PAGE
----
Let’s start by removing the distractions, turning off the notifications and banners means that we are not immediately alerted to the update. It’s great to have a plan in place to ease any initial anxiety by deciding to check apps once or maybe three times a day depending on your personal preference. That way you are back in control, not the apps.

Love Heart emoji

Not only does social media affect our productivity but also our levels of intimacy and connection diminishes, affecting our relationships with the physical people around us. We are less likely to strike up new conversations in the wating room if our heads are bowed down into our phones and we are less likely to establish important trusting relationships with co-workers if we are spending our dinner hour lost in the scroll hole. Positive interaction with loved ones and even our pets is one of the most important positive parameters we need for mentally healthy behaviour and if this is negatively affected so is our overall mental wellbeing.

Social Media Dextox Top Tip – Add a screen time timer to apps

Instead of racking up hours of screen time whilst getting your daily social dose of Instagram reals or Facebook stories, there is a function on most modern phones to add a screen time reminder. This enables you to monitor if you are overspending you preferred daily allowance of digital socialising. The ability to control your time with the screen really benefits your immediate relationships by being more present and in the moment. Not to mention not having to clean up over spilled pasta.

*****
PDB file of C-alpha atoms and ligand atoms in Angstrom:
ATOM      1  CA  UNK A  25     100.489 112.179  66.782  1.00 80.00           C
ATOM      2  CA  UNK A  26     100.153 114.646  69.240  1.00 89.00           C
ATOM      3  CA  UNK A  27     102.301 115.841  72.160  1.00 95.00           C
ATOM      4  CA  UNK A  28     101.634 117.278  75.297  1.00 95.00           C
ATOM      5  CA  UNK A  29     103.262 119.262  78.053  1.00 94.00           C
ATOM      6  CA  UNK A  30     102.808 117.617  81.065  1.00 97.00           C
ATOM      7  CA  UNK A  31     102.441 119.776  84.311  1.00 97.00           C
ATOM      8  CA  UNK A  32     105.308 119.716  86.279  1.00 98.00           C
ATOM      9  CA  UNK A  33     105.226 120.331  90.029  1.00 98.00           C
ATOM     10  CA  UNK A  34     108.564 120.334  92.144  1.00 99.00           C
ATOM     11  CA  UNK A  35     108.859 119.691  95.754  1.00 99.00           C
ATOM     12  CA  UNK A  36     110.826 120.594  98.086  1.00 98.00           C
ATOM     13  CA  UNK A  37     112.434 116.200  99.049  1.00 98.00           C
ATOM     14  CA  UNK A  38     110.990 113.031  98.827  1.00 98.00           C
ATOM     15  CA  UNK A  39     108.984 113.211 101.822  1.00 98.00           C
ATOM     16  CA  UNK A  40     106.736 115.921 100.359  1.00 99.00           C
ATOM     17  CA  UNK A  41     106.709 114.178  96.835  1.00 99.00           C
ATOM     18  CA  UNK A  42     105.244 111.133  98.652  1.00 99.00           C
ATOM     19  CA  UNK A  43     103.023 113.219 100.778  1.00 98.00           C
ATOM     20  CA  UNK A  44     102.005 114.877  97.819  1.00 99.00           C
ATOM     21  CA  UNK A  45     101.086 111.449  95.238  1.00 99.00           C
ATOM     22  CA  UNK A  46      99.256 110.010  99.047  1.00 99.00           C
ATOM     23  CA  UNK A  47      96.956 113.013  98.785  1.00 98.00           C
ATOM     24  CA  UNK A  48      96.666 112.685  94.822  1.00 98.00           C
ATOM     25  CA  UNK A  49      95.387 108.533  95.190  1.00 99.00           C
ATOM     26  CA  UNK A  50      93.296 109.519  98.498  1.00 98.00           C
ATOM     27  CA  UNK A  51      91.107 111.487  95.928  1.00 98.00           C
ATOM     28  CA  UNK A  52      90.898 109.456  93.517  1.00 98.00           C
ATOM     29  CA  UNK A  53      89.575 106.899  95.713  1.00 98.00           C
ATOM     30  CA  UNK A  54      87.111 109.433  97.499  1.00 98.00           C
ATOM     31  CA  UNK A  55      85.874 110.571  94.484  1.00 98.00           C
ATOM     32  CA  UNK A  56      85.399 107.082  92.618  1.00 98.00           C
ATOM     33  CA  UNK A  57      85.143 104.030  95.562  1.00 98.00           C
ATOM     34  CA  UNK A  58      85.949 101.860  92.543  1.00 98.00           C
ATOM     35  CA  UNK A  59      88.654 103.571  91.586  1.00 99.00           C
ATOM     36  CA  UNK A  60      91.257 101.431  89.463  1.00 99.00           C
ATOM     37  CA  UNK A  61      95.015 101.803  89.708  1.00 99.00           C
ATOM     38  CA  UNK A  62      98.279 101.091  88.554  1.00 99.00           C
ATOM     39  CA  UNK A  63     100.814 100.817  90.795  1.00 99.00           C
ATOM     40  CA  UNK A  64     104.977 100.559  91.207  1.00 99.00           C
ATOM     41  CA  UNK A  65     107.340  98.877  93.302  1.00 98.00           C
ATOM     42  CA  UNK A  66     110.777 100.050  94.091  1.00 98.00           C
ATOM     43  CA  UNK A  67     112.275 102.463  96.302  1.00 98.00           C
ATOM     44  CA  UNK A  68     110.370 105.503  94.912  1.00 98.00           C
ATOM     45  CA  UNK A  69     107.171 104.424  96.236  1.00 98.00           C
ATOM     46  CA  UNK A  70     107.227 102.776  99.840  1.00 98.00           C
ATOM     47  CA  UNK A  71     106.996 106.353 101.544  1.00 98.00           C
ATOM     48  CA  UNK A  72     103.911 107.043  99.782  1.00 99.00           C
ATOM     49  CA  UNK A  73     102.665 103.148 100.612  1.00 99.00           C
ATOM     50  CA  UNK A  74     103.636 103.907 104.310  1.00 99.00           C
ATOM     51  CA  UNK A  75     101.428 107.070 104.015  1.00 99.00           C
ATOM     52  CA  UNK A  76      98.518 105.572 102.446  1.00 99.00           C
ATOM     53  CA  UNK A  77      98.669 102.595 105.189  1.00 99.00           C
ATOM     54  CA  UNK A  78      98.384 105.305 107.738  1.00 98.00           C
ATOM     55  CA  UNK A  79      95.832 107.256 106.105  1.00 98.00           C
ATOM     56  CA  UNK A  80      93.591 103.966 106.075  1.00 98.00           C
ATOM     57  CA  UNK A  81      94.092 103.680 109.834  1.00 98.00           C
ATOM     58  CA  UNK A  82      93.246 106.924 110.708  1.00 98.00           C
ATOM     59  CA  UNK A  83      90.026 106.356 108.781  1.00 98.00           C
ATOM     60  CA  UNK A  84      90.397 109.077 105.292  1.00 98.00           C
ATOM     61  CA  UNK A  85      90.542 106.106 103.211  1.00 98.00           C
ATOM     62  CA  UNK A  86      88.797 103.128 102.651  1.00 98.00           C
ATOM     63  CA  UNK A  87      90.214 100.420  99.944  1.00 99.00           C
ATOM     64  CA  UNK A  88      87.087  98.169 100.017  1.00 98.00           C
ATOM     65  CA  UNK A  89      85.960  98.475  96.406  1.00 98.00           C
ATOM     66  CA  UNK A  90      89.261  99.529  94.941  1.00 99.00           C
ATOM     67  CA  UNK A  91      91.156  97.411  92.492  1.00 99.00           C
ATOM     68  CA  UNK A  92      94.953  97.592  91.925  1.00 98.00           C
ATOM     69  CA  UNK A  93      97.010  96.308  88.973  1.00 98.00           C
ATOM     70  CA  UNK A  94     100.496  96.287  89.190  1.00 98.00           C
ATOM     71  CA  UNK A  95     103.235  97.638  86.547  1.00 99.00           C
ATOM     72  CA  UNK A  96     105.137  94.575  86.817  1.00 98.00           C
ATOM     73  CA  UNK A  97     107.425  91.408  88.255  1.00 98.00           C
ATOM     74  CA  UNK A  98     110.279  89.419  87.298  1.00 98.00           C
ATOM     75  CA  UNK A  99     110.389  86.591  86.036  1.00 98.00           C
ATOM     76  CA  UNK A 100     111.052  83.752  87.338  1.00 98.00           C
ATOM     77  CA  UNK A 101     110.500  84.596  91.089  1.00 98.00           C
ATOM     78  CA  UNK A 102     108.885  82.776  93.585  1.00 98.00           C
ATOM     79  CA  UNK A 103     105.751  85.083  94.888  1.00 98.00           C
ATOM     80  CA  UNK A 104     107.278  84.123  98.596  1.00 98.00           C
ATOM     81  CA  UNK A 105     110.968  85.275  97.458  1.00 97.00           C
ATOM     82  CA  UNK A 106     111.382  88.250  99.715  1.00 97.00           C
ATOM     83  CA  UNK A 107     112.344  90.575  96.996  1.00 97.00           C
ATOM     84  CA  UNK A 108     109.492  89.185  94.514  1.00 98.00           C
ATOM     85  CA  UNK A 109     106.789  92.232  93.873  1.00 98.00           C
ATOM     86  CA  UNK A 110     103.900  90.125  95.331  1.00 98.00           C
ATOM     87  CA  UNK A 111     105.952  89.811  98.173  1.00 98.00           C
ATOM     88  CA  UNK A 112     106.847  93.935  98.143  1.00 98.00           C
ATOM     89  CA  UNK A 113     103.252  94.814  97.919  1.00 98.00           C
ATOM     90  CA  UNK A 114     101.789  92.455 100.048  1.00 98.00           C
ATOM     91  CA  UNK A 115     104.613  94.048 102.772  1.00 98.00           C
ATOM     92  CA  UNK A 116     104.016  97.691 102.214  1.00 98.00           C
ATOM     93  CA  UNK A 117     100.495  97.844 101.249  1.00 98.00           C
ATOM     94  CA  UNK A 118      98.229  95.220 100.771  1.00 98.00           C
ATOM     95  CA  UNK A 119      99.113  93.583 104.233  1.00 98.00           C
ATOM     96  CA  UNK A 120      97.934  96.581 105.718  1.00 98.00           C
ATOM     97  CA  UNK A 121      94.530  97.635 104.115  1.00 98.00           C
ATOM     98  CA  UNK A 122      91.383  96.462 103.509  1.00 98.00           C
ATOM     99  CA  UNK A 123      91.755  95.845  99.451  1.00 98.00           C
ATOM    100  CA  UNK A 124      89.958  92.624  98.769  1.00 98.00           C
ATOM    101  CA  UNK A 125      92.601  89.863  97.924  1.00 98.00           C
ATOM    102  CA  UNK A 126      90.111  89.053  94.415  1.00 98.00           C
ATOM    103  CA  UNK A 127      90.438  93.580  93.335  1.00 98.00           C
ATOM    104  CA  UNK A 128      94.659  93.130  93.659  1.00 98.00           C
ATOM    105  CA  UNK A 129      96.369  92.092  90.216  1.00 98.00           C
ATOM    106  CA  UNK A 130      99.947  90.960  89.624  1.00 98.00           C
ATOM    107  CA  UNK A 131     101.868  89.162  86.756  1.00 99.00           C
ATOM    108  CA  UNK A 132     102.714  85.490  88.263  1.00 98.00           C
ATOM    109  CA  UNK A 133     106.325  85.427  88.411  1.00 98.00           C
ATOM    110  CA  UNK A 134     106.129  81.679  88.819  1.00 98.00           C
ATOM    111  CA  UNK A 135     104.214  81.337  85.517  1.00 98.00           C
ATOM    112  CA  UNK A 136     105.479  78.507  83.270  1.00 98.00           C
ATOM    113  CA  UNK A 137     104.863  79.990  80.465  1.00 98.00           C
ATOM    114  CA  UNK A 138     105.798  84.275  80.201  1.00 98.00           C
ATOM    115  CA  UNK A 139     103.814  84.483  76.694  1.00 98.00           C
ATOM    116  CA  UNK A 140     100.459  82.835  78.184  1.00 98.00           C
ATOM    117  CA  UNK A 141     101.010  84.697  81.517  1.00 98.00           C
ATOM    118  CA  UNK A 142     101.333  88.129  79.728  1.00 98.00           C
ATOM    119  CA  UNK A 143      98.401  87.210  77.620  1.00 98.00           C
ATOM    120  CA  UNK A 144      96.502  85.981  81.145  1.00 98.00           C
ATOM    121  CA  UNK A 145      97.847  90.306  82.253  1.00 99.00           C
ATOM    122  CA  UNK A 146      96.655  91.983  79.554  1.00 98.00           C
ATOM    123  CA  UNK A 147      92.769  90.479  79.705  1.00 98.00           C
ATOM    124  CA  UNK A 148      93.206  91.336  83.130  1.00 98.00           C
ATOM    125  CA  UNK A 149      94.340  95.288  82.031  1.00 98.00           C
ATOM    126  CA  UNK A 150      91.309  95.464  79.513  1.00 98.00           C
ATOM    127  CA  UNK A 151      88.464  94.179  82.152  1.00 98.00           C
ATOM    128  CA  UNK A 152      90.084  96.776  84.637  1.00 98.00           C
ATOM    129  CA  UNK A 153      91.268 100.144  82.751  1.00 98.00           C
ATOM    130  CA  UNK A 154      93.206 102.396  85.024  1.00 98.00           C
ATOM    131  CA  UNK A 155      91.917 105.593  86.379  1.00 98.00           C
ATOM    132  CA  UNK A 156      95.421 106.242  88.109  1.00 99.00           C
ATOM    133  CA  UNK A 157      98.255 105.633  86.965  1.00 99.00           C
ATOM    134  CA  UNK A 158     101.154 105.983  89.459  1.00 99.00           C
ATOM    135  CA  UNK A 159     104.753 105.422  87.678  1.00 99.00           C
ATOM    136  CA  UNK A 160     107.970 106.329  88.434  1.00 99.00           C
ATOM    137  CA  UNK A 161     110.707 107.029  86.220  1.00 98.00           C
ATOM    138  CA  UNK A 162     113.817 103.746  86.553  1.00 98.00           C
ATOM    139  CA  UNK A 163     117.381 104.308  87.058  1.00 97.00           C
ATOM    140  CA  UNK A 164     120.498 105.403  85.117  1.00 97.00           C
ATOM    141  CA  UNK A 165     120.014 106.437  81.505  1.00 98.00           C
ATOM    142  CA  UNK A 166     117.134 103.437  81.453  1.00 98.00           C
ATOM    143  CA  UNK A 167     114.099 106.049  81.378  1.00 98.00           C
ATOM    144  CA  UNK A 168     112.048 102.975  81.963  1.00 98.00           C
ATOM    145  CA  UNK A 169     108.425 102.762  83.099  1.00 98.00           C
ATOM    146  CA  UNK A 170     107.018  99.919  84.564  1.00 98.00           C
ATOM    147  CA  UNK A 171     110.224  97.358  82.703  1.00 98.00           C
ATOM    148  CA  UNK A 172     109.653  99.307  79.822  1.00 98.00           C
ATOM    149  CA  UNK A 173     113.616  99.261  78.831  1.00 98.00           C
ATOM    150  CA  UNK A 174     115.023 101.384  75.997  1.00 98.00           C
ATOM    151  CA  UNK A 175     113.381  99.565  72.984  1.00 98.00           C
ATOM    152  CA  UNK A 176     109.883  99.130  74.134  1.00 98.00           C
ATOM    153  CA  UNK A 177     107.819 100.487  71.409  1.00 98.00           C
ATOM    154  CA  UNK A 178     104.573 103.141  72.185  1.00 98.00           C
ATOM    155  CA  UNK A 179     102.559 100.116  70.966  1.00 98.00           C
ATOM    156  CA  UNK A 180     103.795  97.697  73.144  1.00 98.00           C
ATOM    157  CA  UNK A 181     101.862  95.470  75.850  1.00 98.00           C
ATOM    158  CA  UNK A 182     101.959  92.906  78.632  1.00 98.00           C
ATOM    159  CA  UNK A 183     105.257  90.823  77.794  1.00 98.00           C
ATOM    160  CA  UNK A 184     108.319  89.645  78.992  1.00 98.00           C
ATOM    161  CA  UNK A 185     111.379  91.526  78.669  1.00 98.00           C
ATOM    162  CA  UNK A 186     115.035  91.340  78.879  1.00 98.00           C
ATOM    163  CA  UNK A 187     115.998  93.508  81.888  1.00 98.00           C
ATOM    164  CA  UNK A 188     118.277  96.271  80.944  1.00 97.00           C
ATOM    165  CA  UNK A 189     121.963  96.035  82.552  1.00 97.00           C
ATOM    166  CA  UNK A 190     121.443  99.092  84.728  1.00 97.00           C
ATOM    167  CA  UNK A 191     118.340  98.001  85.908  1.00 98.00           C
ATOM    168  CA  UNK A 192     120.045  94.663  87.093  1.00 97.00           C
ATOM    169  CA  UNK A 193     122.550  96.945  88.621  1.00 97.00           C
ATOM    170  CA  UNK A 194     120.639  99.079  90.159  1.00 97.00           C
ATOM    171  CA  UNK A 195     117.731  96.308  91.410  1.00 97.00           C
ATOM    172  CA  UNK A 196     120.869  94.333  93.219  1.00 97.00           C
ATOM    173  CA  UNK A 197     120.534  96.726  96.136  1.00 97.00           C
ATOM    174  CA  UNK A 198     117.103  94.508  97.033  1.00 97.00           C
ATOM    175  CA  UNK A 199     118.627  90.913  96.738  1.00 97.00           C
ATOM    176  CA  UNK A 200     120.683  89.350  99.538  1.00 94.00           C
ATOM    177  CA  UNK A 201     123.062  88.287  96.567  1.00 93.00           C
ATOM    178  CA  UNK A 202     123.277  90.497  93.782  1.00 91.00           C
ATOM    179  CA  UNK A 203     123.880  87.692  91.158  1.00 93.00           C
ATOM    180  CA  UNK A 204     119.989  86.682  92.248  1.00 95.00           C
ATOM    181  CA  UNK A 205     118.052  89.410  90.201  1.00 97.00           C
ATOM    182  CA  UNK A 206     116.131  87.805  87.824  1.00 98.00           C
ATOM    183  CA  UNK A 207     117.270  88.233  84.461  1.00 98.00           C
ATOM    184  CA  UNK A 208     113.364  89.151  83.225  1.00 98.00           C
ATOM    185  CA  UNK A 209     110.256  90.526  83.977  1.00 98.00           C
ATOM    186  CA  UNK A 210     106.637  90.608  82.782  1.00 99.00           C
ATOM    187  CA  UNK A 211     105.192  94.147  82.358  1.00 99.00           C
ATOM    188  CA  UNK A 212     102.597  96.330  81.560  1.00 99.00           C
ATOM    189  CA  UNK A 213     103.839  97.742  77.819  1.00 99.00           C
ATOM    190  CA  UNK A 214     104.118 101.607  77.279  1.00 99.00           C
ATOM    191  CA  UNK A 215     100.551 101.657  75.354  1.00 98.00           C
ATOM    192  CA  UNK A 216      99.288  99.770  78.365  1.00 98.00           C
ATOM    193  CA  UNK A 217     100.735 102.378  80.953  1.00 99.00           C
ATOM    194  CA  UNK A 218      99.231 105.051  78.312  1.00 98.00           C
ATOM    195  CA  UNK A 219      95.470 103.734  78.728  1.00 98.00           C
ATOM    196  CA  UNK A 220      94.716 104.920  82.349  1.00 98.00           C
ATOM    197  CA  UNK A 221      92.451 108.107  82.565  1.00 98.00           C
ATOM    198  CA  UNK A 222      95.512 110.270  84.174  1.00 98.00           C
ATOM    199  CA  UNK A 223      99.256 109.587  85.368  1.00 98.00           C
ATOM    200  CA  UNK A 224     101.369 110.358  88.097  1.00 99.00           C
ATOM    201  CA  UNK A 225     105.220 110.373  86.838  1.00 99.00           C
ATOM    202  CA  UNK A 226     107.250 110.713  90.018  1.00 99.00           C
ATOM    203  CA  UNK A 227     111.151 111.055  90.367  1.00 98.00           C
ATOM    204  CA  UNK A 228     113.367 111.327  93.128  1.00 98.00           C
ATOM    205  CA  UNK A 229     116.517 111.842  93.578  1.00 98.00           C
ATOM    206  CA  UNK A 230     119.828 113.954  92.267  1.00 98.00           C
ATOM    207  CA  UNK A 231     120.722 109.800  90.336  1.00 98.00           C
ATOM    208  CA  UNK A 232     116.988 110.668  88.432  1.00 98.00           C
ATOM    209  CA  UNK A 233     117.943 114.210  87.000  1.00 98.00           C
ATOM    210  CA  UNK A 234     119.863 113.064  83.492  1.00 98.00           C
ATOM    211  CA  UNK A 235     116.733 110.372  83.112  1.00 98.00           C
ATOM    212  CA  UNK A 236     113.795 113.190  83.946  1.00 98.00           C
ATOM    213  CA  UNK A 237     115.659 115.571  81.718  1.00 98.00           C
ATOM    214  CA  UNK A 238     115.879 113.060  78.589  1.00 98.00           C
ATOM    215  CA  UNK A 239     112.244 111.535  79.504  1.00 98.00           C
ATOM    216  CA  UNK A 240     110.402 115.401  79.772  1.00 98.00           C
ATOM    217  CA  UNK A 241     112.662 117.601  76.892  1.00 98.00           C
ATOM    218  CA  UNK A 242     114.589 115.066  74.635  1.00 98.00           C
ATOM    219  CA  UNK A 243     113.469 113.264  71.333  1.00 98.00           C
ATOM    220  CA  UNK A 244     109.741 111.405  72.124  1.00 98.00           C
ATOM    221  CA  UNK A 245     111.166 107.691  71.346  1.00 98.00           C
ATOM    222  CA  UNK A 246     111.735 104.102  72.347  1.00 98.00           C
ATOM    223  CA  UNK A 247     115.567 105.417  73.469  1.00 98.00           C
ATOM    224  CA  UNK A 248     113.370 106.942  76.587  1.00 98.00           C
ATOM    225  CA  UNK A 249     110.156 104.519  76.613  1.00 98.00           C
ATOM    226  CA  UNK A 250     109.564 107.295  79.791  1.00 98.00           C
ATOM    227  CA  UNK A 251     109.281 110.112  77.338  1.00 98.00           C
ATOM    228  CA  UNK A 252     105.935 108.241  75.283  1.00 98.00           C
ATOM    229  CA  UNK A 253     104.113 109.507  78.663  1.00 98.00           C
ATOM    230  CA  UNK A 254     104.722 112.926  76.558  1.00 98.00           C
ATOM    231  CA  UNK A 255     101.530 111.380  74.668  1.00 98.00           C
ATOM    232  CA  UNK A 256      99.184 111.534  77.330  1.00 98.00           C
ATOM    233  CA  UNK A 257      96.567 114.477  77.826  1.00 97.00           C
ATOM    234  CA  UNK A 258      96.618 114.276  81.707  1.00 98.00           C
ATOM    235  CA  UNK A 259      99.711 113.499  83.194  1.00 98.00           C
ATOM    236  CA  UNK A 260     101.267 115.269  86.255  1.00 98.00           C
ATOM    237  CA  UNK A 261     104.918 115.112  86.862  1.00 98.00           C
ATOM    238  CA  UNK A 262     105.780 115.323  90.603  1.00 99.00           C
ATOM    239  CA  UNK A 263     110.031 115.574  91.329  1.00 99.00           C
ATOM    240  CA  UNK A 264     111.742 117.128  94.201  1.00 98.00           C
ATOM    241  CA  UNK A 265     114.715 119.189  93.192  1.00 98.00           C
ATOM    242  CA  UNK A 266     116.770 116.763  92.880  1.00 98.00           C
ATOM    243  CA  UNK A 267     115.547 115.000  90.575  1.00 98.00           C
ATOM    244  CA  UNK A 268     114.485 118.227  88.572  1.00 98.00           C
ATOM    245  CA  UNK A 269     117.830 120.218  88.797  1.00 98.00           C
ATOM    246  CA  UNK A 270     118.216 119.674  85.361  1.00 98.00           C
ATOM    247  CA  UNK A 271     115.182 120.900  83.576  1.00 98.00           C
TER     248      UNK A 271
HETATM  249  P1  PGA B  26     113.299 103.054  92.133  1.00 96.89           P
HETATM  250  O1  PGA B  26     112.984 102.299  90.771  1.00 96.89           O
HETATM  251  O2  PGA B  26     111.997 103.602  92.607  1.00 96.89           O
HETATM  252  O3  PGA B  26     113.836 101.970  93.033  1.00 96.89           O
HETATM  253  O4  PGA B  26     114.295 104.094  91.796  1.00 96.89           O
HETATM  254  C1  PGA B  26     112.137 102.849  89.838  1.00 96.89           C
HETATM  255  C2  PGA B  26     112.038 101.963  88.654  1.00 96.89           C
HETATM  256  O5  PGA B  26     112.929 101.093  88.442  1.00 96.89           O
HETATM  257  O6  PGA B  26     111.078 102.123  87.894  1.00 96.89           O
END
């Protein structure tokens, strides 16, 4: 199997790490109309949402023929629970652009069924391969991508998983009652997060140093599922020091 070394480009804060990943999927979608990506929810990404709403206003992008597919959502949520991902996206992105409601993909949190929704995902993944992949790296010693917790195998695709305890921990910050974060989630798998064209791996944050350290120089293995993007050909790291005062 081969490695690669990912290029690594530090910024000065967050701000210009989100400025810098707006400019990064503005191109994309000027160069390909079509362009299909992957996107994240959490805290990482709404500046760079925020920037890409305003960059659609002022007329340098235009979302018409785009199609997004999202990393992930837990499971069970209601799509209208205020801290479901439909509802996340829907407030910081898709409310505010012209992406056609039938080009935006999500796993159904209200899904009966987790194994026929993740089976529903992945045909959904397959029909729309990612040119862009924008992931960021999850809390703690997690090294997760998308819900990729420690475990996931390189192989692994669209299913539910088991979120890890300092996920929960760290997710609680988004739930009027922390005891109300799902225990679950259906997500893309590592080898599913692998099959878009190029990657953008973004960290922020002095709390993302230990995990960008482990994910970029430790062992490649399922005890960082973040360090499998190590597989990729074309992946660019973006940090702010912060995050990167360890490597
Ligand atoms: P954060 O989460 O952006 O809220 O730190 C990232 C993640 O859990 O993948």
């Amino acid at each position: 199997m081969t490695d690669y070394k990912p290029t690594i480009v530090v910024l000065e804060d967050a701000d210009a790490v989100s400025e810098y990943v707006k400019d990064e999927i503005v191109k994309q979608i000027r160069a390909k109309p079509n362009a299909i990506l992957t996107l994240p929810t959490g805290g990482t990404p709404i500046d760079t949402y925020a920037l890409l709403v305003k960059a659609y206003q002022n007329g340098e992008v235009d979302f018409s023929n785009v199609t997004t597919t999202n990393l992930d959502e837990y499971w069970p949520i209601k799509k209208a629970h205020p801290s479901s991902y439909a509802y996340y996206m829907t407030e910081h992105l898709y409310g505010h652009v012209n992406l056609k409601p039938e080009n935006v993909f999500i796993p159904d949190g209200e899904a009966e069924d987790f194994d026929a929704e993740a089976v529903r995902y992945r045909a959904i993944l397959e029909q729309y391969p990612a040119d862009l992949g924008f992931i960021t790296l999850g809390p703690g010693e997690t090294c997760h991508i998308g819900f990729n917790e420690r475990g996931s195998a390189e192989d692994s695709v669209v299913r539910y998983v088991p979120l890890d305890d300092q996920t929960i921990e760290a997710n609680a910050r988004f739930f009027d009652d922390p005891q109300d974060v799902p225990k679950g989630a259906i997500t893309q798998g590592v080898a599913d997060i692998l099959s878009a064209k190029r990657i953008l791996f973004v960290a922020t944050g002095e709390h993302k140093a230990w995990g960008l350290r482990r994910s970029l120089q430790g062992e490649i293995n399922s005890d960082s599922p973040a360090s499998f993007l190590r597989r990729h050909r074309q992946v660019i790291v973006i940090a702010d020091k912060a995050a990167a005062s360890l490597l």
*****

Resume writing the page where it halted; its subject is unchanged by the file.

‘You OK hun?’

Going deeper into the dark valleys of social media and virtual connection, passive aggressive cultures also create negative stress. Direct and indirect posts towards others are a form a bullying. Gone are the days where bullying took not just at place at school or in the workplace, but we can now be digitally attacked in our homes too.

Cancel culture on social media is another negative outlet for anger and stress, where opinions are turned into ‘you are wrong, and I am right, stut up’ rather than discourse and healthy debates. Personality and intention can be interpreted very differently through text rather than through face-to-face discussion, consequently warmth and respect can be easily lost in the digital world.

Social Media Detox Top Tip – Social cleanse

Having a social clear out can be cleansing for the mind and the pay back will have beneficial effects on your digital experience. Unfollow or unfriend the ‘Drama Lamas’ and stay as far away from negative site as possible. You will instinctively know the ones that create, anxiety or stress.

We are the average of the 5 people we spend the most time with, according to American businessman and self-made millionaire Jim Rohn. Knowing this we can be consciously aware of the people we spend time with online and how that is affecting our thoughts and feelings.

Another way of combating the drama is to follow people or sites which create a warm and feel-good content. There are plenty of ‘Happy news’, positivity sites and creative humans out there to warm your cockles.

Online Loneliness

As well as being excluded from social groups or not being tagged in a GIF, we might come across vague posts of turmoil resulting in ‘you ok hun?….DM me’. This creates a subculture of exclusion as the follower is left wondering what has happened and a sense of being unworthy or further information.